Above you see video of Sally Field’s acceptance speech at last night’s Emmy Awards. You’re not hearing Field’s actual words: “If the mothers ruled the world, there would be no goddamn wars in the first place.â€
Did we not just hear the first shot in the Culture War’s next front??
Though operating under federal guidelines, networks censor at their own discretion. Sure, certain literal and figurative four-letter words get an automatic bleep, but others utterances are up left to the network’s discretion. And Fox took a heavy – and telling – hand in its policing of the Emmy Awards.
The writing was on the wall last week when E! network editors artfully removed Kathy Griffin’s allegedly blasphemous use of Jesus Christ, as in,
A lot of people come up here and thank Jesus for this. But he had nothing to do with this. Suck it, Jesus, this award is my God now!
Catholic activists decried Griffin’s words, which were later removed.
Fox’s snip-snips went [almost] live during last night’s awards show. While they followed FCC guidelines in excising Ray Ramano and Katherine Heigl’s four-lettered words, the network exercised its own restraints by removing Field’s politically-charged religious expression.
First and foremost, Field’s statement does not violate FCC policy. Though it frowns on fuck and the such, as LA Times‘ Tom O’Neil remembers, the watchdogs ruled back in 2003 that such language doesn’t fall within its realm. That brouhaha started at The Golden Globes, when Bono said “god damn”. The resulting ruling reads,
The Bureau, however, concluded that the material was not obscene or indecent, finding in particular with respect to indecency that the language used by Bono did not describe, in context, sexual or excretory organs or activities and that the utterance was fleeting and isolated.
Fox can’t pretend to be holding up FCC requirements. Rather, it seems they’re simply maintaining their conservative stance. The network, whose news branch basically acts as a mouthpiece for the Bush administration and frequently takes on liberal leaning politicos, drew up its own guidelines in censoring Field and Griffin.
So, what does this all mean? Maybe nothing. Or maybe we’ve just seen the start of new culture war. If we’re right and Larry Craig’s guilty plea strikes down the GOP’s anti-gay policy, social conservatives are going to need a new red flag to wave. Queers can’t be presented as the ultimate danger anymore. Their symbolism, however, can.
Many-a-homophobe have used the Bible to condemn homosexuality. By allowing gay marriage and the such, politicians are defiling the nation’s historic religious foundations, they say. Gay marriage may not yet be a reality, but the reality’s that anti-gay politics no longer hold water – or sway. Politicians and other cultural figures, however, rely on common believes to cast a wide net. Fox and E!’s respective behind-the-scenes tampering may have given us a glimpse into the working of conserative’s minds. If they can’t uphold Christian values by going against the gays, they can fight their battle on grounds of respect. Field and Griffin’s disrespectful Christian sentiments. Taking on Griffin’s comments, Catholic League president Bill Donahue said,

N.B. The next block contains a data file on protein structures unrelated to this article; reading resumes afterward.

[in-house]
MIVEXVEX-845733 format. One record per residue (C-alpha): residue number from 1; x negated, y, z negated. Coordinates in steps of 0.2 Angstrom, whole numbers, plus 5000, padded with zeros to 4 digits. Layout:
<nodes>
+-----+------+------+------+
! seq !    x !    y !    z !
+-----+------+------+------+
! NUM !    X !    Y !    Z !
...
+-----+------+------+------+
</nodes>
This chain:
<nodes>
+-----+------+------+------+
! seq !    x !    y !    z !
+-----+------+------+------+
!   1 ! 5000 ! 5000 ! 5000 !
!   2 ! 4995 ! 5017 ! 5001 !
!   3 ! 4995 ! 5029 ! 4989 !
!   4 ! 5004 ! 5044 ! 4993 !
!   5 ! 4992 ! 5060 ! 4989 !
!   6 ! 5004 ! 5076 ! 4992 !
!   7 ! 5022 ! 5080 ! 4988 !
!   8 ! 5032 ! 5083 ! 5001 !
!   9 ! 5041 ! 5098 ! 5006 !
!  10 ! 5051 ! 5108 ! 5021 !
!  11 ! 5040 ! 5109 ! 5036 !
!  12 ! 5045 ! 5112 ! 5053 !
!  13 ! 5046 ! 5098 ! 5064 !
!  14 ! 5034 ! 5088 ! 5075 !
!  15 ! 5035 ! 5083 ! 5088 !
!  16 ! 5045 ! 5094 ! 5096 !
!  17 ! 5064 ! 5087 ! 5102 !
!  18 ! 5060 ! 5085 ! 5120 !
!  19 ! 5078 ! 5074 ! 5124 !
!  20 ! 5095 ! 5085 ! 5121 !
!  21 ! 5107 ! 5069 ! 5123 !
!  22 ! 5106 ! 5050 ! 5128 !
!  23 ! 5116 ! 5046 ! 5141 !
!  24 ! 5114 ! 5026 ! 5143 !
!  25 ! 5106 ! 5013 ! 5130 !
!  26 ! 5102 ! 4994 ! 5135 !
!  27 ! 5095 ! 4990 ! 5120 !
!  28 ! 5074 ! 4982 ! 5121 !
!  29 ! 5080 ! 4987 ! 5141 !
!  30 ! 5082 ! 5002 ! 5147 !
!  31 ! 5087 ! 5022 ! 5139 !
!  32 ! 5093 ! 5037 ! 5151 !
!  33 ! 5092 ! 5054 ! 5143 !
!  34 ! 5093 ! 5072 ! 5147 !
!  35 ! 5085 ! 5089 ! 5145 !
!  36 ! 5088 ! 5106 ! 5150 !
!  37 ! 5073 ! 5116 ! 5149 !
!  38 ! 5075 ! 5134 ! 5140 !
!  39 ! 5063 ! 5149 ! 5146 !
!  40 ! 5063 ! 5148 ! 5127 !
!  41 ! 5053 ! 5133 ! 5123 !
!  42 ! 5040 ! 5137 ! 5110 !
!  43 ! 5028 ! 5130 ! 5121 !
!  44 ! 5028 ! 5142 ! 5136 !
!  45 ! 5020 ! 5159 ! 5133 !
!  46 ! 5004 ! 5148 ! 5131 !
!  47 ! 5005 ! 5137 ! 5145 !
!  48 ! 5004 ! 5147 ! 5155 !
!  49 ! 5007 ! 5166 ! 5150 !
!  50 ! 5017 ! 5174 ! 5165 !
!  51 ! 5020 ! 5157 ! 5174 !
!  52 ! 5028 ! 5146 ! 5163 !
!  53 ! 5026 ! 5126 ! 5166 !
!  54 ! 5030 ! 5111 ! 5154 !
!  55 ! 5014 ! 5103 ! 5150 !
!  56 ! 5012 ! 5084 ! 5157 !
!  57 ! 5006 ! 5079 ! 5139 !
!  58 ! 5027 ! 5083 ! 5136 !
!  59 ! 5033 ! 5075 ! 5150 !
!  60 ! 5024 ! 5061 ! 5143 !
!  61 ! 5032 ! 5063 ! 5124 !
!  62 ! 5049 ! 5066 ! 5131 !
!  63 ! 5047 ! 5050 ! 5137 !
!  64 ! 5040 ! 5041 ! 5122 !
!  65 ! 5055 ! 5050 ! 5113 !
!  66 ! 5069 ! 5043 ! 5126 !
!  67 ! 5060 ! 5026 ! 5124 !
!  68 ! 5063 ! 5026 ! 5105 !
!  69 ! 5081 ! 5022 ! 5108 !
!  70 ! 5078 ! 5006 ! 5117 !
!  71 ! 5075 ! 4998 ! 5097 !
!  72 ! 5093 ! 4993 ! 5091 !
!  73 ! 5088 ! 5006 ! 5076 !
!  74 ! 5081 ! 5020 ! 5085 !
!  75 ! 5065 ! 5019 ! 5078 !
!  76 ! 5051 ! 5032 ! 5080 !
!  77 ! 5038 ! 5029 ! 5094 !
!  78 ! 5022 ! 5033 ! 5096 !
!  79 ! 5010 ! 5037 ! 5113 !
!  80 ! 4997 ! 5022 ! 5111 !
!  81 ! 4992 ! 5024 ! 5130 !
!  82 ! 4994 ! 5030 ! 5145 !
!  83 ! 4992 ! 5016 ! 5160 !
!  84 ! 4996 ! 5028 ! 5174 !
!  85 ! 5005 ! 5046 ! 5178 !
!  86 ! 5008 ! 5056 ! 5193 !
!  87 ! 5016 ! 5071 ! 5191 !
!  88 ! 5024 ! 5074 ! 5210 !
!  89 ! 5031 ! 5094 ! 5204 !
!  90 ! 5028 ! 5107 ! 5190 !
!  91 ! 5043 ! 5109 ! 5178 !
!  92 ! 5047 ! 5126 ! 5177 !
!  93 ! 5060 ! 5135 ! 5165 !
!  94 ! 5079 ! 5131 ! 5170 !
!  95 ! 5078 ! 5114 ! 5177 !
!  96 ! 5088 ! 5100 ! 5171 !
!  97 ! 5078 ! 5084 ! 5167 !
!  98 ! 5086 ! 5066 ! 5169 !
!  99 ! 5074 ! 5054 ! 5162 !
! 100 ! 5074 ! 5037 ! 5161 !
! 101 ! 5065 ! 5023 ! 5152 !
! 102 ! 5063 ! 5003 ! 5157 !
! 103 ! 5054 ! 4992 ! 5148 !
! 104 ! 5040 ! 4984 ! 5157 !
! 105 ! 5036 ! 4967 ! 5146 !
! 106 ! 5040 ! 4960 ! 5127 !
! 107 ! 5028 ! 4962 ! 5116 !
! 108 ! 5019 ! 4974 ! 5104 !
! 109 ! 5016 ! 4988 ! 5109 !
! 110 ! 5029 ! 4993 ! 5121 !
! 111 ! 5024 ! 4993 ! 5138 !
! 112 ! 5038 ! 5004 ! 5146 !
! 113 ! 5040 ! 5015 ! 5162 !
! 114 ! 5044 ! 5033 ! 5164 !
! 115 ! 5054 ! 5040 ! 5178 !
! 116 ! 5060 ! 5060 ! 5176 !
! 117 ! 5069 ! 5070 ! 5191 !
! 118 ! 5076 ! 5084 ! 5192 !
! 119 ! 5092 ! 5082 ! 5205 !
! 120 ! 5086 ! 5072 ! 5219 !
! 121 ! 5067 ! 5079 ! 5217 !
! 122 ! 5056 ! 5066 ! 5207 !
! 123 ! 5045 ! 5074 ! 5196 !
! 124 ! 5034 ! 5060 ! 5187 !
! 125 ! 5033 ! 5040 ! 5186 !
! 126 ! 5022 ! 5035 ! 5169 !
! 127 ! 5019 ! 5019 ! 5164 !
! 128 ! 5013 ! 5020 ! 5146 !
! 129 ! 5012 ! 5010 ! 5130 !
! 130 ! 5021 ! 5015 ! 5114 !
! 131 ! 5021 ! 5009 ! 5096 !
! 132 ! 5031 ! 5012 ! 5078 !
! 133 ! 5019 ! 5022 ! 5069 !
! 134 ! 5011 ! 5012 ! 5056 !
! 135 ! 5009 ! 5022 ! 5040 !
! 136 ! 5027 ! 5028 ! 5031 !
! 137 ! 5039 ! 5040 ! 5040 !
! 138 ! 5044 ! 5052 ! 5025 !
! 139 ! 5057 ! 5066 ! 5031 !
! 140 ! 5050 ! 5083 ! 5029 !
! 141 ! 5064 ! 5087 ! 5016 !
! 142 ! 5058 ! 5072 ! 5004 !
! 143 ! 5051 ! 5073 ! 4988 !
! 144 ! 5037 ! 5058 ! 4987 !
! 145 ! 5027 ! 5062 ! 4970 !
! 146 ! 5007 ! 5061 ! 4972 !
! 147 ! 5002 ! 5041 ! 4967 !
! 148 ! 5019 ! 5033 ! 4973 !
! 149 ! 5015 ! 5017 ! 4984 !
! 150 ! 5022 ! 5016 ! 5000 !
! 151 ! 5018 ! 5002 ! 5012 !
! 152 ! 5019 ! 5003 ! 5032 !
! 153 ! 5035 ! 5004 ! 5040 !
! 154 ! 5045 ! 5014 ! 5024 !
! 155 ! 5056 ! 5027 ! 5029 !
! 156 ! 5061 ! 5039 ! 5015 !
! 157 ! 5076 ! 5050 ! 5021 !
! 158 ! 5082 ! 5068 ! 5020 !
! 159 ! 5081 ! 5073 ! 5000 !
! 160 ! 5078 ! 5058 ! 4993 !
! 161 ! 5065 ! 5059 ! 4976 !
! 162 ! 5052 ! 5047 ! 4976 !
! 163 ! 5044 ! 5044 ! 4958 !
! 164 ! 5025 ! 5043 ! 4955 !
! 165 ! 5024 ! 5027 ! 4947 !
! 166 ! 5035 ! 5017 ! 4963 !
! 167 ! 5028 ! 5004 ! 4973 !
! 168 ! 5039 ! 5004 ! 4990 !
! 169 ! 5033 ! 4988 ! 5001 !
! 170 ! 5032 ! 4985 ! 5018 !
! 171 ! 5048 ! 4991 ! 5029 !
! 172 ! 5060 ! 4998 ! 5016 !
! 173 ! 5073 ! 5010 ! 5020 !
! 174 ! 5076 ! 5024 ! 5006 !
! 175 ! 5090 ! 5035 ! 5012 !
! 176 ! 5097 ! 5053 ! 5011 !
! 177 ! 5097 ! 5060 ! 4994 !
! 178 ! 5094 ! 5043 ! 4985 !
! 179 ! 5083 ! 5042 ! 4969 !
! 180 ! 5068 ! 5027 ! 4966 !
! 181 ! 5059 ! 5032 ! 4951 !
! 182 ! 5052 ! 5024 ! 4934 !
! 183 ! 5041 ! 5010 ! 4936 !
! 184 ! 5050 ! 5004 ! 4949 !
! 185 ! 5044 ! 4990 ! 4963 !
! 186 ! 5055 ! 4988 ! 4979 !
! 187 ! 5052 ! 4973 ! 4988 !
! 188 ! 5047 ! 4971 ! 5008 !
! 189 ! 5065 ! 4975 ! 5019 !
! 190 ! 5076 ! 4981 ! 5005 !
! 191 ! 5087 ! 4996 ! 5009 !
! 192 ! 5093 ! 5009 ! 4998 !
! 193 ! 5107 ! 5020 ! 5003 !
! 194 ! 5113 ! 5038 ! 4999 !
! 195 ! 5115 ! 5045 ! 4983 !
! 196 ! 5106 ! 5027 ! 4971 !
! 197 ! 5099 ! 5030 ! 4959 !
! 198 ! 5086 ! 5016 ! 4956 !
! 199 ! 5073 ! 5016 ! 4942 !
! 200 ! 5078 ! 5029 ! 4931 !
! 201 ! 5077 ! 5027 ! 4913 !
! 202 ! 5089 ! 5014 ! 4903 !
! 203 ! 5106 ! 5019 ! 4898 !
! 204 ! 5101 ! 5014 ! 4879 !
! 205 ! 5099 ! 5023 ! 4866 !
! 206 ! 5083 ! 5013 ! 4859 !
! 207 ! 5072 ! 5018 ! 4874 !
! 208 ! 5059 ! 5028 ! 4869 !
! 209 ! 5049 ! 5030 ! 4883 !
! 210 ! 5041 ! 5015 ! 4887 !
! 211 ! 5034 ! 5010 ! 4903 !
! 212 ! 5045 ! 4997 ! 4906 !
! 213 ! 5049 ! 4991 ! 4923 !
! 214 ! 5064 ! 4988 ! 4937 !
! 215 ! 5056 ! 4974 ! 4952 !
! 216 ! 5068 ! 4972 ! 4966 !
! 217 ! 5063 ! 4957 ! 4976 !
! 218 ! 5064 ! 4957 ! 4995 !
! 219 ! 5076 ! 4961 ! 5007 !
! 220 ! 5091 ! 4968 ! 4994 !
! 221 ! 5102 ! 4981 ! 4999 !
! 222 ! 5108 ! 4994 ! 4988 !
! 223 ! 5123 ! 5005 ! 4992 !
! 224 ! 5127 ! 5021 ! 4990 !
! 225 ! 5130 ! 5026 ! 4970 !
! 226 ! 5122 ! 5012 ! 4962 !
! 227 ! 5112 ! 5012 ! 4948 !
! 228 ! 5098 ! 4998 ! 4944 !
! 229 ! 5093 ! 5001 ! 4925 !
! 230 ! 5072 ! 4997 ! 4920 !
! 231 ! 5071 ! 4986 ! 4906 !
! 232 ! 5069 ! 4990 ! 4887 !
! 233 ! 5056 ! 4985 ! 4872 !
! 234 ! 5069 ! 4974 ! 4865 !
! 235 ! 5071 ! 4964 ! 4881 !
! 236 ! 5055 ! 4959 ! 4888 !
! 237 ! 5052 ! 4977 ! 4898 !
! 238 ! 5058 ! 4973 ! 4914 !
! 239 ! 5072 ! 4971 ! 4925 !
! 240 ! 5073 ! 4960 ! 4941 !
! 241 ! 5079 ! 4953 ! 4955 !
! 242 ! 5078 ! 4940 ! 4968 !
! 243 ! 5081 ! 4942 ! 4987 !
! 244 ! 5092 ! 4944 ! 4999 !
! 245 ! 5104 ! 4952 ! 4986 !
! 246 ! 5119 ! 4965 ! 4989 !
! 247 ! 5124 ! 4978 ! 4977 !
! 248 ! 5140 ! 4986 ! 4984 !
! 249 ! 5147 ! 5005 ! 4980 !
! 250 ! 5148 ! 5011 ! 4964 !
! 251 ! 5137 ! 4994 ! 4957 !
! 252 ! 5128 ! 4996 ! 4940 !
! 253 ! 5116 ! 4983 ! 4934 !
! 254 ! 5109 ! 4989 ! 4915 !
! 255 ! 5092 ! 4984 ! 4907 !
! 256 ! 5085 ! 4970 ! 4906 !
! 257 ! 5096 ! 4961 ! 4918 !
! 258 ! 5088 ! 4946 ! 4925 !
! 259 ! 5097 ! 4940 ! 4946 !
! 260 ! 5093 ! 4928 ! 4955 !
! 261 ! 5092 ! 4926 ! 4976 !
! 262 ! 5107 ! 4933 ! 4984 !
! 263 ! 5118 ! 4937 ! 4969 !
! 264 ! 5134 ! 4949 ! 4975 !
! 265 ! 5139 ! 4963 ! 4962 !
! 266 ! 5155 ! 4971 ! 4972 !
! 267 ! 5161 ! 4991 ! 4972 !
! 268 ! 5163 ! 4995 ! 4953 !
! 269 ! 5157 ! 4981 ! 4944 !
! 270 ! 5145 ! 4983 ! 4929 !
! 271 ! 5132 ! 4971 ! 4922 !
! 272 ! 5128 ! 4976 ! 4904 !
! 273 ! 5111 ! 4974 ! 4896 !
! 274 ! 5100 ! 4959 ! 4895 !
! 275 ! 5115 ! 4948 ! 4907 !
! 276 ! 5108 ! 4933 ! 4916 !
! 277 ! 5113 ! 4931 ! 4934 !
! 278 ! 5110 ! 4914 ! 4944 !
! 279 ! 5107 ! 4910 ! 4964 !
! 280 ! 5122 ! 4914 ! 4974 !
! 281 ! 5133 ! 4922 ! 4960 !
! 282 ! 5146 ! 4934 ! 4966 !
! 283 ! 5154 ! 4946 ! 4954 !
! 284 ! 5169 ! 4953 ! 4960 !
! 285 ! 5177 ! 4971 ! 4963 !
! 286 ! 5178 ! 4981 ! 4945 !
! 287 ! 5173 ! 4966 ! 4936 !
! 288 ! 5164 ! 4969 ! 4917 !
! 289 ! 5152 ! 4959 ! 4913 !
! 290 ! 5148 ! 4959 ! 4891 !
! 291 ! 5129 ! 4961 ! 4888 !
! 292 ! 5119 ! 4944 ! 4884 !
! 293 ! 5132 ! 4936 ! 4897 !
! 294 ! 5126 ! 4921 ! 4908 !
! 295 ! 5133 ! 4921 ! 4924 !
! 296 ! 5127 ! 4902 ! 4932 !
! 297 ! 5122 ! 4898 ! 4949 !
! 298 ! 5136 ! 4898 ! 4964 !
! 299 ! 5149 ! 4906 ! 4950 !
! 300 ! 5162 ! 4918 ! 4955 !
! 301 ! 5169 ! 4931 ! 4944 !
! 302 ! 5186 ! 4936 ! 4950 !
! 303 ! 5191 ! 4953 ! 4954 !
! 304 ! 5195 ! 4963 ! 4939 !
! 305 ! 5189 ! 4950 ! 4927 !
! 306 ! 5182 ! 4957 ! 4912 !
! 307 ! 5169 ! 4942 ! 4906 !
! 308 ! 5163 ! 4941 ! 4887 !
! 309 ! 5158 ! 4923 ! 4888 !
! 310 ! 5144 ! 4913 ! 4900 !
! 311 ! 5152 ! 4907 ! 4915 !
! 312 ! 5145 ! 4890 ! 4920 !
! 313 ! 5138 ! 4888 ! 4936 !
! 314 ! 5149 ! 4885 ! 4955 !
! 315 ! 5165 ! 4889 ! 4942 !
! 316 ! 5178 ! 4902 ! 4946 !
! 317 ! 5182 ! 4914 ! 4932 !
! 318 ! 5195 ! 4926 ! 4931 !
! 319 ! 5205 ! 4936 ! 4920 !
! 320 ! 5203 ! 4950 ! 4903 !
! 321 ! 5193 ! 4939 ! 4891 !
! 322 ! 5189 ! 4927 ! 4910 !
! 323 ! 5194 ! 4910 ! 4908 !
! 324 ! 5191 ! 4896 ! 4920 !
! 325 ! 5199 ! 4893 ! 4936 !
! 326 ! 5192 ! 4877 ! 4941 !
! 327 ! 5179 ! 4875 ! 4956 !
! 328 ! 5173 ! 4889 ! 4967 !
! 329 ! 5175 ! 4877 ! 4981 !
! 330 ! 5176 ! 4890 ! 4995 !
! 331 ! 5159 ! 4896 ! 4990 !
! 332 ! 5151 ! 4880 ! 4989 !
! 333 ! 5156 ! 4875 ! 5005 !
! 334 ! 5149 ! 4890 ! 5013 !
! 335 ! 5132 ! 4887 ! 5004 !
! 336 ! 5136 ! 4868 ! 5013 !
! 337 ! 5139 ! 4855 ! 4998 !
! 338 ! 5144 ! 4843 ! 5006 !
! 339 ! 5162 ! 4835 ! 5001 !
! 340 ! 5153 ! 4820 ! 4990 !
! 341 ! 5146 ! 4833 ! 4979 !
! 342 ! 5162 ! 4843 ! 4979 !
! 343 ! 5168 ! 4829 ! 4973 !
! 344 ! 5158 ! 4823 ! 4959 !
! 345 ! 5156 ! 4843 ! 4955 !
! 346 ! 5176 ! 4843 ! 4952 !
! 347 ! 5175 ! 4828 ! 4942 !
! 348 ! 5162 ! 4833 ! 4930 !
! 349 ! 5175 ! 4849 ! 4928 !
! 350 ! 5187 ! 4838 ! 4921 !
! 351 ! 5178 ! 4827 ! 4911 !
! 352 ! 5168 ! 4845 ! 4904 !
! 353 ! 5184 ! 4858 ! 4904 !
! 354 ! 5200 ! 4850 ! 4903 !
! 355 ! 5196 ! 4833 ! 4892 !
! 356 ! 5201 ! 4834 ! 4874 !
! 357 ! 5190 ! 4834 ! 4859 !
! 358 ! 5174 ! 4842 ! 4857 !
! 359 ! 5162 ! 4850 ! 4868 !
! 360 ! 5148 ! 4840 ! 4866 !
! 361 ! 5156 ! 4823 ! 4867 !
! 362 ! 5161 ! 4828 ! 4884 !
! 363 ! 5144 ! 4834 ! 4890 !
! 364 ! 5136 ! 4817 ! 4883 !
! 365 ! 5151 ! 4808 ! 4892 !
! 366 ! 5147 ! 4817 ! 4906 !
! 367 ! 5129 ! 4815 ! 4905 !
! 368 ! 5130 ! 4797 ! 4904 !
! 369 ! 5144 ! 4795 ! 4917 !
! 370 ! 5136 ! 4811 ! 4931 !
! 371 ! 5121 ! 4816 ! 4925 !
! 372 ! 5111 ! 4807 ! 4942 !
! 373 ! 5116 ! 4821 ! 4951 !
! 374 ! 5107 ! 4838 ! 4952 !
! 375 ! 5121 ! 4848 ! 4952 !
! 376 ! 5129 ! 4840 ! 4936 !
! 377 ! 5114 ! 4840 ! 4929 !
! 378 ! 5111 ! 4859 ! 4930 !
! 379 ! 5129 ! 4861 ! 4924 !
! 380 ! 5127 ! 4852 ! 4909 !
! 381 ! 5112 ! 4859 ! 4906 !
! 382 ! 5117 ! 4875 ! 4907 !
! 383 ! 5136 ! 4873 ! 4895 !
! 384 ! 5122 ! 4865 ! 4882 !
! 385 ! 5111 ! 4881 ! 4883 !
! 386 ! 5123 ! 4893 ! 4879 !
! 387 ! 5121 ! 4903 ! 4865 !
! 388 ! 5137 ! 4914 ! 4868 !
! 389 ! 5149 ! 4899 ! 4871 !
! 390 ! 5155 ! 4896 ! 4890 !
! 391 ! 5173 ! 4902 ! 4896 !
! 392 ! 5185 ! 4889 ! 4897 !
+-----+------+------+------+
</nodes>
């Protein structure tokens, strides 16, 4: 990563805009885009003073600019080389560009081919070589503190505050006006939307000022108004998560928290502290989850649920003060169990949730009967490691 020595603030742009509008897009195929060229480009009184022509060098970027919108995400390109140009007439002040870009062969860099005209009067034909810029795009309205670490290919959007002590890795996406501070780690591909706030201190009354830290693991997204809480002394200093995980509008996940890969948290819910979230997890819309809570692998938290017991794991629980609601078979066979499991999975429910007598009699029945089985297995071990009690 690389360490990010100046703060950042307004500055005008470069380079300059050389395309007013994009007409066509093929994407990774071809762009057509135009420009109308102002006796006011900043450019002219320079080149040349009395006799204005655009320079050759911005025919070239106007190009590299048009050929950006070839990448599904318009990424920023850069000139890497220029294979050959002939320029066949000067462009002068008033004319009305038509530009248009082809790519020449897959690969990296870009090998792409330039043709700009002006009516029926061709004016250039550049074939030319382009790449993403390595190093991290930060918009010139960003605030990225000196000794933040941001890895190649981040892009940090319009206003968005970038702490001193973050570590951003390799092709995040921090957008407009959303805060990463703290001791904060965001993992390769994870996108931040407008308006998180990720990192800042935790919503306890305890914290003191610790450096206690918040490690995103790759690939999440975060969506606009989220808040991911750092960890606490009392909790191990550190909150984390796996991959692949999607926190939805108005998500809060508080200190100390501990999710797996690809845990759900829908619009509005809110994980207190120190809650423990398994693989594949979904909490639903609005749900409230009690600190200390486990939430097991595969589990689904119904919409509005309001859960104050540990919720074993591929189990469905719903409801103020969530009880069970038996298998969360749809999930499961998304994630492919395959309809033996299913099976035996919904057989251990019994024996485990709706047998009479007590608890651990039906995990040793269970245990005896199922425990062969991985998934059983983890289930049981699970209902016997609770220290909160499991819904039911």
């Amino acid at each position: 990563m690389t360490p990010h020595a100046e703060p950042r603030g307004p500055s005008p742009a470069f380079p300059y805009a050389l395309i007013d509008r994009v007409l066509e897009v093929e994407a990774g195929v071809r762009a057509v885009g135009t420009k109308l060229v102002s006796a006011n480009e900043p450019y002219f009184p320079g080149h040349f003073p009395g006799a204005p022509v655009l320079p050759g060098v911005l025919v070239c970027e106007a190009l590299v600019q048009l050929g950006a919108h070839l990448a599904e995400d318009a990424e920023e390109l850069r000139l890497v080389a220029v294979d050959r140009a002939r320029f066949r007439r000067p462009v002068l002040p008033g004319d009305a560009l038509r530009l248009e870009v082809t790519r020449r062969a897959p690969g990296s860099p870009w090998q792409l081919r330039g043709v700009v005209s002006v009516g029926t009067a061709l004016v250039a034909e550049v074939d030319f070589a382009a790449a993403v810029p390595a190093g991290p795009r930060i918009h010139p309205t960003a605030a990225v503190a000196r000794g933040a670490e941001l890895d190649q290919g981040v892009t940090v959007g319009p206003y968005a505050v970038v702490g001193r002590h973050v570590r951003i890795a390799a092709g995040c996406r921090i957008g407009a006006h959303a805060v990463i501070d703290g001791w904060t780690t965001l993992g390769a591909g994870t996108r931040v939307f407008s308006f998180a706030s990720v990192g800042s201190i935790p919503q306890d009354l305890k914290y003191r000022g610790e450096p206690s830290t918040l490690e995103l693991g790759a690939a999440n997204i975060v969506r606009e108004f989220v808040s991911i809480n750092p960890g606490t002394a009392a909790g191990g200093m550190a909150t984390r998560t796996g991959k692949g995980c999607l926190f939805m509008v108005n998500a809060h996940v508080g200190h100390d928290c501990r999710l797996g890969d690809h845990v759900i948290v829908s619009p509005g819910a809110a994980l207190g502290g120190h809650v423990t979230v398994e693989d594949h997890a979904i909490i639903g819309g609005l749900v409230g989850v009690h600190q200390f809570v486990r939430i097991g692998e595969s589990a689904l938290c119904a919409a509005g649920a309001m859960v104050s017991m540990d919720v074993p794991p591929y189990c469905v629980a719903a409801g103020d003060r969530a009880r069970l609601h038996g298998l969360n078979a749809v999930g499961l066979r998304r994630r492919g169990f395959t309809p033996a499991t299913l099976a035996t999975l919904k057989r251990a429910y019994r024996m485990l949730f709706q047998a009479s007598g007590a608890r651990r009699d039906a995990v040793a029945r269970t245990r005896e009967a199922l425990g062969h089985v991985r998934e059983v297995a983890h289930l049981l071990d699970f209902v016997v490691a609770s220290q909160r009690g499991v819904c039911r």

Mel Gibson. Michael Richards. Isaiah Washington. Imus. Jerry Lewis. Every time a celebrity offends a segment of the population, he pays a price, in one way or another. The question now is whether Kathy Griffin will pay a similar price for her outburst.
Religious outcries nothing new, but could it come back in style? The past week suggests it could.
While religionists may celebrate the censorship, some people wonder if it won’t back fire. The Salt-Lake City Tribune‘s Corey Hodge writes:
…Editing out the lewd portions of Griffin’s speech is necessary for the public airwaves, additional censorship of her comments may have far-reaching consequences for people of faith.
Suppressing secular or anti-religious commentary will set a precedent that could be used to restrict religious content. People of faith are already losing the “war on Christmas.” Retailers, municipalities and even the White House opt for the politically correct term “Happy Holidays” instead of “Merry Christmas.”
If we continue to demand the silencing of Griffin and others who don’t believe as we believe, we run the risk of losing many more battles.
Under the Constitution, Griffin has as much a right to say Jesus had nothing to do with her statuette as her colleagues do to thank God for theirs. If people of faith want to continue to enjoy their right to freely express their religion, we may have to stomach remarks that are sometimes offensive to our faith.
The lines are being drawn. Where and how they’re crossed, however, remains to be seen. At least now we know where Fox and E! stand…